Gerald P McKinley, PhD, is a Medical Anthropologist based at Western University in London, Ontario.  He is core faculty in the Schulich Interfaculty Program in Public Health and in the Department of Pathology and Laboratory Medicine’s One Health team.  Dr. McKinley is trained in ethnographic and social determinants of health research.  He has a background in relationship-based research with First Nations partners across Ontario.  Dr. McKinley focuses on translating research on the social aetiology of suicide into applied programs and is currently exploring online non-suicidal self-harm through online ethnography.  Dr. McKinley was the site-PI for the joint Whitefish River First Nation-CAN BIND-OBI First Nation’s adolescent depression awareness and suicide prevention project.

Trehani M Fonseka, MSW, is a researcher with the Arthur Sommer Rotenberg Suicide and Depression Studies Unit at St. Michael’s Hospital in Toronto, ON. Ms. Fonseka is currently collaborating with a team of investigators and community groups on various projects, which includes developing sustainable programs to reduce self-harm and suicide rates among Indigenous youth. Ms. Fonseka completed her Master of Science designation at the University of Toronto where she investigated immunogenetic correlates of antipsychotic-induced weight gain. She is also a recent graduate of the Master of Social Work program at King’s University College (at Western University), where she received specialized training in mental healthcare for adults, youth, and young children. 

Kirk Nylen, is the Vice President of Integrated Discovery and Informatics at the Ontario Brain Institute, an organization focused on creating collaborative research networks with the aim of improving brain research, commercialization and care. In this role, Dr. Nylen is responsible for the Institute’s research, informatics and knowledge translation activities. He has a doctorate in pharmacology and maintains an adjunct appointment in the Faculty of Medicine at the University of Toronto where he teaches regularly. A sport-for-life advocate, Dr. Nylen co-founded a not-for-profit that engages Indigenous youth in active healthy living. An insatiable traveler, sour-dough bread maker, martial artist, and former alluvial gold miner Dr. Nylen’s career is built on hard work, driving collaboration and achieving impact.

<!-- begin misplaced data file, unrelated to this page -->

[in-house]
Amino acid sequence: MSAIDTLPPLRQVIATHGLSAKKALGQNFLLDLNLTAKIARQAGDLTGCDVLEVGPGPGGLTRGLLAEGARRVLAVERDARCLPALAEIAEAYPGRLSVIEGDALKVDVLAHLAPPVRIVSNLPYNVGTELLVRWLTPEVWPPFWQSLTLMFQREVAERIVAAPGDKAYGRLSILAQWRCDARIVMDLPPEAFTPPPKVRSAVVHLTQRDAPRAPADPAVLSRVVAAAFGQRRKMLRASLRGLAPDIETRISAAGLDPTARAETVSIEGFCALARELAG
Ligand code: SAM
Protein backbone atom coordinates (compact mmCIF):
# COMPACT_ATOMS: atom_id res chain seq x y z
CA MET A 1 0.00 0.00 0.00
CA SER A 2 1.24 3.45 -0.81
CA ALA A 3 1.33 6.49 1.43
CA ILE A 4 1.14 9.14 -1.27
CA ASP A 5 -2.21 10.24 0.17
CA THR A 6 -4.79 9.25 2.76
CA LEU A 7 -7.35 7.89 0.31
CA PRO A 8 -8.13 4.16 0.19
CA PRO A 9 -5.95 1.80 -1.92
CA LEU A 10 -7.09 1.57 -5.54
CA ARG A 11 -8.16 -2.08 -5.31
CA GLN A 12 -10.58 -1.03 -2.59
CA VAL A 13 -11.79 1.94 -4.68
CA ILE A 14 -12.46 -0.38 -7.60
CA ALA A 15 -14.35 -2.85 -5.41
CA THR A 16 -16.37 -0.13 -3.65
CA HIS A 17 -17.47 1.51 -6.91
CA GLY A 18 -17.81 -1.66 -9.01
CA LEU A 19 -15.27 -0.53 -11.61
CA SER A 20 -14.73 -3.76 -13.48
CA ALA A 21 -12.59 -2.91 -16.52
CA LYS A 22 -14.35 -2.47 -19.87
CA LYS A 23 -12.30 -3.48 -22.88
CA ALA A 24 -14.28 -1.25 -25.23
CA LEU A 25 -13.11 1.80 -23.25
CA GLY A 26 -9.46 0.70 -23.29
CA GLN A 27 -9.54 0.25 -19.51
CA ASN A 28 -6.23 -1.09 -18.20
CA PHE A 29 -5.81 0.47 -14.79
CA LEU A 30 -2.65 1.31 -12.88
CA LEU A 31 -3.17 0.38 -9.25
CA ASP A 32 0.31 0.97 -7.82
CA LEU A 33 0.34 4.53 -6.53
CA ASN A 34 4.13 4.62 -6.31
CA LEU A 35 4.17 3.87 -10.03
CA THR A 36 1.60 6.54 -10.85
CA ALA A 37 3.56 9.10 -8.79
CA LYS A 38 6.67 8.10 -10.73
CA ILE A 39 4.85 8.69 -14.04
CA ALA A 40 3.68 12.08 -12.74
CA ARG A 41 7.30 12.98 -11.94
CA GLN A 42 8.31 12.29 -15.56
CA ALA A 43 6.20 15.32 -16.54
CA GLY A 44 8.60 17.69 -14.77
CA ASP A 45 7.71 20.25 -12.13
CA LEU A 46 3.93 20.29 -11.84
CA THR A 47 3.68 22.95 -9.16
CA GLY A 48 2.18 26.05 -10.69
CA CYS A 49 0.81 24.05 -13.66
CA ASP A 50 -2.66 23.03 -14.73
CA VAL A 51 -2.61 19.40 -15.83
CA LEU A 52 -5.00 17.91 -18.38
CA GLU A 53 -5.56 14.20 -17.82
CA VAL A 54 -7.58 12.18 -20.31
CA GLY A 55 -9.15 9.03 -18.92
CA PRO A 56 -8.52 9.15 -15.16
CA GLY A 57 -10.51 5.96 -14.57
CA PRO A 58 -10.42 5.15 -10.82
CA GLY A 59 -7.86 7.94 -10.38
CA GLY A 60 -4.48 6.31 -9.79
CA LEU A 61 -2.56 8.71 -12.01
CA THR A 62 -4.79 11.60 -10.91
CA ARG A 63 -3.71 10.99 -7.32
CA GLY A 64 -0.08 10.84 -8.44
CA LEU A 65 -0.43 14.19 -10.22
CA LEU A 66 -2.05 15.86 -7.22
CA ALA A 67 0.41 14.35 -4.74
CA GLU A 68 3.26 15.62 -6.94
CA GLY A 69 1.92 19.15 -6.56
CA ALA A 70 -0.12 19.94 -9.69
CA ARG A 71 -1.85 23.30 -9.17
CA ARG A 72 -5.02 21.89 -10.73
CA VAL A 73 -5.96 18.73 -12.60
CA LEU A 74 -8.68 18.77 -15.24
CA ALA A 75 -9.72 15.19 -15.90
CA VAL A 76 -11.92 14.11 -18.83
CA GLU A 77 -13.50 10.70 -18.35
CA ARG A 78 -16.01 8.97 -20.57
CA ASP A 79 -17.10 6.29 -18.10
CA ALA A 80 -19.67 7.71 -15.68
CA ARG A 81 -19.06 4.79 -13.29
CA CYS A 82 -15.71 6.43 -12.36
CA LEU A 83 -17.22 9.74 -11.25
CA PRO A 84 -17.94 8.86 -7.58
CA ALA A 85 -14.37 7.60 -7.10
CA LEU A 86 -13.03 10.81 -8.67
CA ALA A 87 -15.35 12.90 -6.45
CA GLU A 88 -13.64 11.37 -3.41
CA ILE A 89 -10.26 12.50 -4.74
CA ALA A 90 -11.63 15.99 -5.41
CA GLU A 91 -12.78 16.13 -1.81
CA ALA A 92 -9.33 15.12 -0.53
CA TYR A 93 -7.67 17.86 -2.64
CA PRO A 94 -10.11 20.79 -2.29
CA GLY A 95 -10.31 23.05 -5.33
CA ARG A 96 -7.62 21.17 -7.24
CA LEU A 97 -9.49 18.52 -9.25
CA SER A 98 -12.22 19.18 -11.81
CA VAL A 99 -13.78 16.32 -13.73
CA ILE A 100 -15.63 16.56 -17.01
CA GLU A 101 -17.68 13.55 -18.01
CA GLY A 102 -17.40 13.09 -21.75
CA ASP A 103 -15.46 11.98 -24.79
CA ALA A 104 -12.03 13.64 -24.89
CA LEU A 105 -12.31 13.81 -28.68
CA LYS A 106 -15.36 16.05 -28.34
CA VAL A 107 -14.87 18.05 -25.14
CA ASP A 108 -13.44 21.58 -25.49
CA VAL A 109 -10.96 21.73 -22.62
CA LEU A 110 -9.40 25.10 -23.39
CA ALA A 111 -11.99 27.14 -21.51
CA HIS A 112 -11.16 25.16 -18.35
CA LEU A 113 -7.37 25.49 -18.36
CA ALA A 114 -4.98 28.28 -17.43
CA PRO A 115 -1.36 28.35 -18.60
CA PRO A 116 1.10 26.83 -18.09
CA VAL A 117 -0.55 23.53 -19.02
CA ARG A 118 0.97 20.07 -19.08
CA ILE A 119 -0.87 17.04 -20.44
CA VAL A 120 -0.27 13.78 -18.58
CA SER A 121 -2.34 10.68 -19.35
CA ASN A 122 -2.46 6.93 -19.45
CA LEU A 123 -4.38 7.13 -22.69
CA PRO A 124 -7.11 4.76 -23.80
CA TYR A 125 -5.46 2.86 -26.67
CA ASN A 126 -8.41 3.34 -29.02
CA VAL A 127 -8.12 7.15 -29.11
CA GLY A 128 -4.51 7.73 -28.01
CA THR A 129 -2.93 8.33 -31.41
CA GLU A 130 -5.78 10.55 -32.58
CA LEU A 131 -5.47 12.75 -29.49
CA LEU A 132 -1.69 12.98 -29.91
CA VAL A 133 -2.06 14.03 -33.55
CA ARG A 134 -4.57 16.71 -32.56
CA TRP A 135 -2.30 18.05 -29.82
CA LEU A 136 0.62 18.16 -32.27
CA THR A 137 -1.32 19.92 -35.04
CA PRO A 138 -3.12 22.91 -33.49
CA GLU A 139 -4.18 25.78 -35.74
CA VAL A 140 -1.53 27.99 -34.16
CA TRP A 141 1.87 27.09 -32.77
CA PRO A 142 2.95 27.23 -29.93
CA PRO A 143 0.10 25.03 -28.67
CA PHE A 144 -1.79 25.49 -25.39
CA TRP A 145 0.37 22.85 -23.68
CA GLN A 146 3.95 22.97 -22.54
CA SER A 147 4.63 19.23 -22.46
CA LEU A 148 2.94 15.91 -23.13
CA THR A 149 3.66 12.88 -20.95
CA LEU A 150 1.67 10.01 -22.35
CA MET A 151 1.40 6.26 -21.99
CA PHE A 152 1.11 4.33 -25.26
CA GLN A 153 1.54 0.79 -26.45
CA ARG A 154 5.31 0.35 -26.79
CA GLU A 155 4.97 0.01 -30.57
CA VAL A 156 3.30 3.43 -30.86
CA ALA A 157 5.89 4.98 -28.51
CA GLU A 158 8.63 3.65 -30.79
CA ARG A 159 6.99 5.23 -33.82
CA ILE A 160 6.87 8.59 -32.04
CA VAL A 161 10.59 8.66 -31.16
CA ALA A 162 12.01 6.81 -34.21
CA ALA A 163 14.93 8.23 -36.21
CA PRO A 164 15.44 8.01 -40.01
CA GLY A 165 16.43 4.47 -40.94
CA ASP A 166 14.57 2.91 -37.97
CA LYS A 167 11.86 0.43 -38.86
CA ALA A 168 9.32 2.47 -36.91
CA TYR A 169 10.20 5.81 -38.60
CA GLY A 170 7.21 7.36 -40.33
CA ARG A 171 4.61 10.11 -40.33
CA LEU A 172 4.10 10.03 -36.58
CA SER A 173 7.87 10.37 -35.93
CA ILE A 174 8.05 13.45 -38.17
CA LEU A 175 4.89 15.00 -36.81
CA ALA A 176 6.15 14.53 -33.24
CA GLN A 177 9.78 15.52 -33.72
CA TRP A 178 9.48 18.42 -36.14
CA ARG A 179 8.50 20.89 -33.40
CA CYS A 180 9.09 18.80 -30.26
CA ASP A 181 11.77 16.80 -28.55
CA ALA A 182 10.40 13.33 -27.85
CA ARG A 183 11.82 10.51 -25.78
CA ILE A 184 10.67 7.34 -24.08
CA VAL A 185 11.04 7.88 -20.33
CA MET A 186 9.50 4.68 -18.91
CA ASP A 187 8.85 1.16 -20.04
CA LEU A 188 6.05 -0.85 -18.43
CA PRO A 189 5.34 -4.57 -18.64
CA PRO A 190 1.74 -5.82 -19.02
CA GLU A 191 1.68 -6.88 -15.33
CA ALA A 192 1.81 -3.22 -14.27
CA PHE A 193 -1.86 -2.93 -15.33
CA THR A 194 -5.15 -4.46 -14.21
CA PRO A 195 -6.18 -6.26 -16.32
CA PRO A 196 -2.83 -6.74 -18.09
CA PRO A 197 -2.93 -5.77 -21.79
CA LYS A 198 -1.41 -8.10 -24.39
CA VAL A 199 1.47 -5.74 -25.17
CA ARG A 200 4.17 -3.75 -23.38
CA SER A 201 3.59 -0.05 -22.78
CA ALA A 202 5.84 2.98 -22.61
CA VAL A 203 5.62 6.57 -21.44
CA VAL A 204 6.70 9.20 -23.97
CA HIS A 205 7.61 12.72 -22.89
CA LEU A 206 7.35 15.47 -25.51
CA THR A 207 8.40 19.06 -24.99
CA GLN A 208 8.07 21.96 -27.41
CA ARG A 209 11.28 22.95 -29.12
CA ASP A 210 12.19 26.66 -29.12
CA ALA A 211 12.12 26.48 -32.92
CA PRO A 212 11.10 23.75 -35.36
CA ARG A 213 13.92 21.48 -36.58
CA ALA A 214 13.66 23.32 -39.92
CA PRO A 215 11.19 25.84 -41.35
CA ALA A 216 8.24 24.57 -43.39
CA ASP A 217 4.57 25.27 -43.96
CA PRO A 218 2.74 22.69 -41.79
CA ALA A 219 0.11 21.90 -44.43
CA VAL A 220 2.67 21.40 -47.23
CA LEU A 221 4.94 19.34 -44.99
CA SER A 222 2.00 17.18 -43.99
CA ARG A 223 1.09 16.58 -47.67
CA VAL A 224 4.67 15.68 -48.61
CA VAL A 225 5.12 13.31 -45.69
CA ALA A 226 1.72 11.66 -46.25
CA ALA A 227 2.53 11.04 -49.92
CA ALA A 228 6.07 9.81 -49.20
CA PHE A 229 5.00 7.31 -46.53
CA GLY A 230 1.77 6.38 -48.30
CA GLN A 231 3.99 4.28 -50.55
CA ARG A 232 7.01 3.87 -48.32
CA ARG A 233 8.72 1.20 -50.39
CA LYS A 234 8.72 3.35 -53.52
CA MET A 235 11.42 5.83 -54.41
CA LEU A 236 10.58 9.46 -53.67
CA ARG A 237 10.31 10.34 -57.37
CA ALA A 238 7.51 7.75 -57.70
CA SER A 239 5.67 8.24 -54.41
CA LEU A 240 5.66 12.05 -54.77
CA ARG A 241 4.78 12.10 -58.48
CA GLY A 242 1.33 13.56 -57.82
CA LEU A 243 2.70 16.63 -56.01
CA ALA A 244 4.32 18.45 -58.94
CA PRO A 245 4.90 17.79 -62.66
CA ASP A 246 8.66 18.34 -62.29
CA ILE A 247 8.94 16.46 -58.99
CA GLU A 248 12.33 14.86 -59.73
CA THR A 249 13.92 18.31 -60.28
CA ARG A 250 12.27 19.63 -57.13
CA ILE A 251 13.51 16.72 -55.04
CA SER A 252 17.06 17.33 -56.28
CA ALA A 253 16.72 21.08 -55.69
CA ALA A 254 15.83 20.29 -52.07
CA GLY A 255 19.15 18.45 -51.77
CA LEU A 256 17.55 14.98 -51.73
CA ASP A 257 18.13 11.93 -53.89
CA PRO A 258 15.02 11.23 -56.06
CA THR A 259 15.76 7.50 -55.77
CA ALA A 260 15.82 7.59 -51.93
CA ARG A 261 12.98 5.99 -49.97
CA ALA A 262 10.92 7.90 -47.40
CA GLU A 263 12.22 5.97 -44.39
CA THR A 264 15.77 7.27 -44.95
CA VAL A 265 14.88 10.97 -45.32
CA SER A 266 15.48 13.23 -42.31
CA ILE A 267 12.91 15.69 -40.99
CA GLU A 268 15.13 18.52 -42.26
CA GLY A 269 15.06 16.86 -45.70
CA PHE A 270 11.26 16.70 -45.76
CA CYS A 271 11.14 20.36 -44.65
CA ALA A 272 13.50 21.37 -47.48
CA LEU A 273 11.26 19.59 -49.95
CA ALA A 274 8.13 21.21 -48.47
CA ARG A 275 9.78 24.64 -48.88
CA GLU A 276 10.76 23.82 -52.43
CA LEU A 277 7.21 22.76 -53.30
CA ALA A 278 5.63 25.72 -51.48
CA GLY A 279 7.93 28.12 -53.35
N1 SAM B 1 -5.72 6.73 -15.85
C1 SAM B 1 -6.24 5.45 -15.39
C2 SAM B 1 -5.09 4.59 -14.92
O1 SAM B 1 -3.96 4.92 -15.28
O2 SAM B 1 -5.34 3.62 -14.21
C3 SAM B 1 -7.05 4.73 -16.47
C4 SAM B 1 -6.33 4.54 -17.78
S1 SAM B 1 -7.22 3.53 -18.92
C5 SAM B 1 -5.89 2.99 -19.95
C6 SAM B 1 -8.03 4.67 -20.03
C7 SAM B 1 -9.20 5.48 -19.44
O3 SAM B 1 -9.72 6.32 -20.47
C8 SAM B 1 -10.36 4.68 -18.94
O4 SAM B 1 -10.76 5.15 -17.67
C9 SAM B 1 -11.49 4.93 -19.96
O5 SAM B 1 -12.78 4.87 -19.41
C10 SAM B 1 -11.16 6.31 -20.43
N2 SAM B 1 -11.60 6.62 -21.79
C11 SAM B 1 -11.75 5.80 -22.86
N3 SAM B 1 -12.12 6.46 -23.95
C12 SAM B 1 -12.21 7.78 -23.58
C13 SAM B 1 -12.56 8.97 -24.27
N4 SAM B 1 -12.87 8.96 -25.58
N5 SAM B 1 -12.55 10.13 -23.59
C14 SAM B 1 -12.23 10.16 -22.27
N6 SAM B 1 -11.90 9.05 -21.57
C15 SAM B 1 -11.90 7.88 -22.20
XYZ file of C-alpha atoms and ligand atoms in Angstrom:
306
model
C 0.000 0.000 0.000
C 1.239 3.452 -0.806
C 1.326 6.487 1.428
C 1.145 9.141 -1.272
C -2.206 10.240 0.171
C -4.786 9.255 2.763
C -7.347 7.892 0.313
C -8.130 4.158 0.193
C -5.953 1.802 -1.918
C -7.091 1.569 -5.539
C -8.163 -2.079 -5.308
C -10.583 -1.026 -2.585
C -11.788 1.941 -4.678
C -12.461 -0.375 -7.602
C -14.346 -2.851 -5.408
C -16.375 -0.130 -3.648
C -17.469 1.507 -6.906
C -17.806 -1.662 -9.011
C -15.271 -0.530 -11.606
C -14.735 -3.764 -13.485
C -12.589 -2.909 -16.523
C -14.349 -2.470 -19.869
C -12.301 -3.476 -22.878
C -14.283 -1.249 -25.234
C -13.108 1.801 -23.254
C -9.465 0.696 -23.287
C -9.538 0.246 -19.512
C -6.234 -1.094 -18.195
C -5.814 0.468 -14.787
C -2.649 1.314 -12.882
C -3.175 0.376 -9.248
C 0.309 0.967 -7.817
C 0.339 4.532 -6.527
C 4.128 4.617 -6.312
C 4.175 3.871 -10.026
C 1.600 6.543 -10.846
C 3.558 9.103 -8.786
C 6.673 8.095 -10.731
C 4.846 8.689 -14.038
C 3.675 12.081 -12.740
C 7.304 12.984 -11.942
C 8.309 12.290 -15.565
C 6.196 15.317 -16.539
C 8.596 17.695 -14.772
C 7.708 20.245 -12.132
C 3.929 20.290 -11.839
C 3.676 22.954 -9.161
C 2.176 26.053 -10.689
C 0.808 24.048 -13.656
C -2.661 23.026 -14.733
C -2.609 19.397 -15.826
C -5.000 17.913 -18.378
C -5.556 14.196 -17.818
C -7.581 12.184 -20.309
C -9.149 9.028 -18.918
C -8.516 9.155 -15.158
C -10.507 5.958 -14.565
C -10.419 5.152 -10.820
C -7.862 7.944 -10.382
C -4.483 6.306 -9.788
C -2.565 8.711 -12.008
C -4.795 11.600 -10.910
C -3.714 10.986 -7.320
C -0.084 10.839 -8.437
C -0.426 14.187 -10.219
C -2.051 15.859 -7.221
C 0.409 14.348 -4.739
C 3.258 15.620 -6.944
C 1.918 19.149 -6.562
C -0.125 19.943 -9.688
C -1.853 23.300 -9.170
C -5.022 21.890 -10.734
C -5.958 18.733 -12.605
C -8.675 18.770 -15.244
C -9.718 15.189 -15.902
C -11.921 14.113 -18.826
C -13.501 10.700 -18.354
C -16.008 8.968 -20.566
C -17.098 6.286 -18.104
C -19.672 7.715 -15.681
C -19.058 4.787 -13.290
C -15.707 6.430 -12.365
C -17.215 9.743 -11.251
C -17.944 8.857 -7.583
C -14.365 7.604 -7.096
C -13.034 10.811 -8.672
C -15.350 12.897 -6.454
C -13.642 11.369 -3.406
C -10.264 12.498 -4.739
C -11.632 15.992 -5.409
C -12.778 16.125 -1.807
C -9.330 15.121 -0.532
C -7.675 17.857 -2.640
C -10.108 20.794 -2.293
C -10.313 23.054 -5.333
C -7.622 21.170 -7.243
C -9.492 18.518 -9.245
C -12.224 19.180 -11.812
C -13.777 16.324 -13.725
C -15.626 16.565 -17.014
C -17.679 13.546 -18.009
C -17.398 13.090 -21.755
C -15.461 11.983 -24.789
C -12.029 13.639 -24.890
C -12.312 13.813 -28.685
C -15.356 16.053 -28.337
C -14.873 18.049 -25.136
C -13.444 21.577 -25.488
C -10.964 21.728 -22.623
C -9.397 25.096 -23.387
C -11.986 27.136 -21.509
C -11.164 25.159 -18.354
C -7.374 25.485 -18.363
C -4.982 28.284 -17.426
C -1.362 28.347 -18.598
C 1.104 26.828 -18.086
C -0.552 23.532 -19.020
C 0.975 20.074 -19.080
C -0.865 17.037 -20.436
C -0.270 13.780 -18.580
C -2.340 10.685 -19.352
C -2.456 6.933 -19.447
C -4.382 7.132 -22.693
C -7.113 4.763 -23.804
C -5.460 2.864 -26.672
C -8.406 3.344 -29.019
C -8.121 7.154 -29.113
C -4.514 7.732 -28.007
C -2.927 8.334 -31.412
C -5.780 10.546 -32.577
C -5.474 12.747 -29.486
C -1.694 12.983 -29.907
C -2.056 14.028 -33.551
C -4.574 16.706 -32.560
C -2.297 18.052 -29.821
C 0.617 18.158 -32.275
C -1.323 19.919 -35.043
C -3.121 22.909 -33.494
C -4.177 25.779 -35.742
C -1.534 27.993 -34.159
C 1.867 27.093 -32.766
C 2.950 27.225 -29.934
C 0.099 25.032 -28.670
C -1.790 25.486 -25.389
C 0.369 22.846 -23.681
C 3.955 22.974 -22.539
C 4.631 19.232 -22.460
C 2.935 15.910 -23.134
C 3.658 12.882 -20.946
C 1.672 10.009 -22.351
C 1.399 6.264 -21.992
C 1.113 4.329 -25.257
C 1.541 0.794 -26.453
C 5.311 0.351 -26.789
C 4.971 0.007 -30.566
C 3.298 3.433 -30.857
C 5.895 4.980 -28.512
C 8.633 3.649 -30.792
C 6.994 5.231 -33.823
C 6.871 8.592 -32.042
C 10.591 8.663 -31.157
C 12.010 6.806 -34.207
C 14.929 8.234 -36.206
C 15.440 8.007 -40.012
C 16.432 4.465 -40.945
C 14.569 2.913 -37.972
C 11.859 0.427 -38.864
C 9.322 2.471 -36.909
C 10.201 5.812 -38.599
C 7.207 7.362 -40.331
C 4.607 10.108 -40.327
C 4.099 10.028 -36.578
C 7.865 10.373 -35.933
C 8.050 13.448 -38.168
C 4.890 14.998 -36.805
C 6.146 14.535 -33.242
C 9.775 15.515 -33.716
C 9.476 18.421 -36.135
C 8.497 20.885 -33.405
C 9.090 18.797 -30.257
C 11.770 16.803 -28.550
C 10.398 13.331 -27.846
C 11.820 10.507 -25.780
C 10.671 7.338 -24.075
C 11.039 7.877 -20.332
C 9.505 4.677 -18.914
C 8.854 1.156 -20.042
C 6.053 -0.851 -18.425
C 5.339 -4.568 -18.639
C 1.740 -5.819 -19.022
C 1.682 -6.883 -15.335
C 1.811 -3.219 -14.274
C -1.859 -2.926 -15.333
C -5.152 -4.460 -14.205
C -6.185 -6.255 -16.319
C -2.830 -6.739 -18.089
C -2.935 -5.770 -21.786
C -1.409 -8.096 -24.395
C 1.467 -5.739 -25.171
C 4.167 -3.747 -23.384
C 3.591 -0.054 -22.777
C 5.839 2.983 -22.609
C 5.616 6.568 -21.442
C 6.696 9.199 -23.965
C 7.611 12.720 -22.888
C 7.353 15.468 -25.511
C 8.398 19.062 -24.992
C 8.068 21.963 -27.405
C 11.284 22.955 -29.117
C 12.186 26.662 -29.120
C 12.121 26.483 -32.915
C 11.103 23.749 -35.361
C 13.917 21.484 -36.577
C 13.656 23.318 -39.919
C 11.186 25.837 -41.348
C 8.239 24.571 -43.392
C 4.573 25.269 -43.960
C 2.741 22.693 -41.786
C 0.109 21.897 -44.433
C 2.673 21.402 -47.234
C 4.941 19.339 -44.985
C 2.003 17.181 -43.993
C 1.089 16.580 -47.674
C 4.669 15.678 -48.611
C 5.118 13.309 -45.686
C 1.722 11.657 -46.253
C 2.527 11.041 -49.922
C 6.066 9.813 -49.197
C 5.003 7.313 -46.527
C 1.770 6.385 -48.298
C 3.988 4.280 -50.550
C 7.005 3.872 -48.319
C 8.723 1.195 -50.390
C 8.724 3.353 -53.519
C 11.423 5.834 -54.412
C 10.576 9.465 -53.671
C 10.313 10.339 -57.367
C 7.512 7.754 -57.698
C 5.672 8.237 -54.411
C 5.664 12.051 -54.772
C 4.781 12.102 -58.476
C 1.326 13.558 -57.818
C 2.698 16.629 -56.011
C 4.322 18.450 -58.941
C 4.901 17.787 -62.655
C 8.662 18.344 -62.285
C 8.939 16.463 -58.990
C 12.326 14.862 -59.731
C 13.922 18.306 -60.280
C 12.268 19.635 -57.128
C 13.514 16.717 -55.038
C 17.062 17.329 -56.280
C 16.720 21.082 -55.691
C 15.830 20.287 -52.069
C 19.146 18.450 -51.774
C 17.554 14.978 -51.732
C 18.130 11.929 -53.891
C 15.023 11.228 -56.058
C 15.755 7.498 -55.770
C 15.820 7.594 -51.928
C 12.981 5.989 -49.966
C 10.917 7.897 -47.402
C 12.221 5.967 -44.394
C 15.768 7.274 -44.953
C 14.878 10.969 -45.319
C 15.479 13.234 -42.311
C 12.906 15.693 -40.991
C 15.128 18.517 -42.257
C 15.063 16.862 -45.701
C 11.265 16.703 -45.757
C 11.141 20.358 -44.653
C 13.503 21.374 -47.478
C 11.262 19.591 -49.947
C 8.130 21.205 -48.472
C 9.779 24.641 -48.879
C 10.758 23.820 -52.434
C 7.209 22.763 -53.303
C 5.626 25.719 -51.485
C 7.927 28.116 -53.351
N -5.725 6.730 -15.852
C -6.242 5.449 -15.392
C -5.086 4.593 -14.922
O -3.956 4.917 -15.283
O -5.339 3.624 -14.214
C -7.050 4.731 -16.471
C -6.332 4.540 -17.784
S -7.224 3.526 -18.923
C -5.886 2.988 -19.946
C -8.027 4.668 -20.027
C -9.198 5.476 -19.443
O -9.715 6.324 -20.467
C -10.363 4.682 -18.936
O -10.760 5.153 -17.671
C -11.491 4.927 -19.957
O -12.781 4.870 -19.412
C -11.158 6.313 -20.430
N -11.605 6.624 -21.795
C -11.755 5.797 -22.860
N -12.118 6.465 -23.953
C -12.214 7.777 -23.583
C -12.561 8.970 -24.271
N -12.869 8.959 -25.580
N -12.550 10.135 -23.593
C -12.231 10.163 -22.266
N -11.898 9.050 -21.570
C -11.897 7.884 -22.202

Jenine Paul leads engagement initiatives aimed at embedding community voices in health research. She is the Manager, Public Engagement and Knowledge Translation at ICES and is leading the implementation of the Institute’s strategy to engage Ontarians in decisions related to the use of health data for research. Previously, Jenine worked in Knowledge Translation and Outreach at the Ontario Brain Institute, where she developed mechanisms to support patient engagement in neuroscience and the dissemination of brain research to public audiences. Jenine runs the National Public and Patient Engagement in Research Community of Practice and has also held roles at Cancer Care Ontario, the University of Waterloo and the former Ontario Ministry of Research and Innovation. She is a trained facilitator and has a Bachelor of Science in Biochemistry and Biotechnology from the University of Waterloo’s Co-operative Education program

Andrew Kcomt is the Knowledge Translation & Research Manager at the Mood Disorders Association of Ontario and community partner with the Ontario Brain Institute (OBI) and the Canadian Biomarker Integration Network in Depression (CAN-BIND). Andrew draws upon his experience in healthcare, knowledge translation, and community advocacy, in tandem with his skills in leadership, relationship and team-building, diversity enhancement, and community collaborations. This includes fostering long-term communal partnerships in the implementation and evaluation of culture-informed initiatives that aims at wellness promotion, community building, and suicide prevention through a collaborative care model for the Whitefish River First Nation Indigenous youth program. Twitter: @Andrew_Kcomt

Leslie McGregor is an Anishinabe from Whitefish River First Nation and a helper. She is grounded in her culture, ceremonies, traditions, and family. She moved home in 2013 to work for her First Nation as the Health and Social Services Manager. Her main interest is social change and development, and she is committed to improving health, education, social development, and family wellness for children, youth, and families in Indigenous communities. She has traveled within her region, nationally, and internationally to speak on suicide prevention/life promotion and will continue to engage in activities that help our children, youth, and families thrive and flourish. Her goal is to strengthen programs and service delivery to provide the best possible health and well-being outcomes for the community. In January 2020, the Health and Social Services Department was split into two separate departments – Health and the second one Family Well-Being. She is now the Family Well-Being Manager.

Works Cited

Alston-O’Connor. 2010. The Sixties Scoop: Implications for Social Workers and Social Work Education. Critical Social Work. Vol 11(1):53-61.

Culhane-Pera, Kathleen A. 2003.  Hmong Culture: Tradition and Change.  Eds Kathleen A. Culhane-Pena, Dorothy E Vawter, Phua Xiong, Barbara Barritt, and Mary M. Solberg.  Nashville: Vanderbilt University    Press: 11-68/

Kumar, Mohan B., and Michael Tjepkema. 2019. Suicide among First Nations People, Métis and Inuit (2011-2016): Findings from the 2011 Canadian Census Health and Environment Cohort (CanCHEC). Statistics Canada,

Laugharne, Richard, and Stefan Priebe. 2006. Trust, Choice, and Power in Mental Health: A Literature Review.  Social Psychiatry. Vol 41:843-852.

Lavell-Harvard, Dawn Memee, and Jeanette Corbiere Lavell. 2006. Until Our Hearts Are on the Ground: Aboriginal Mothers, Oppression, Resistance, and Rebith.  Toronto: Demeter Press. 

Sioux Lookout Zone Hospital Archive. 1990. Meeting on Mental Health Issues, January 16, 17, 1990. University of Toronto Archive. 

Stevenson, Lisa. 2014. Life Beside Itself: Imagining Care in the Canadian Arctic. Berkerley: University of California Press.

Ward, J.A. and Joseph Fox. 1977. A Suicide Epidemic on an Indian Reserve. Canadian Psychiatry Association Journal. 22: 423–426.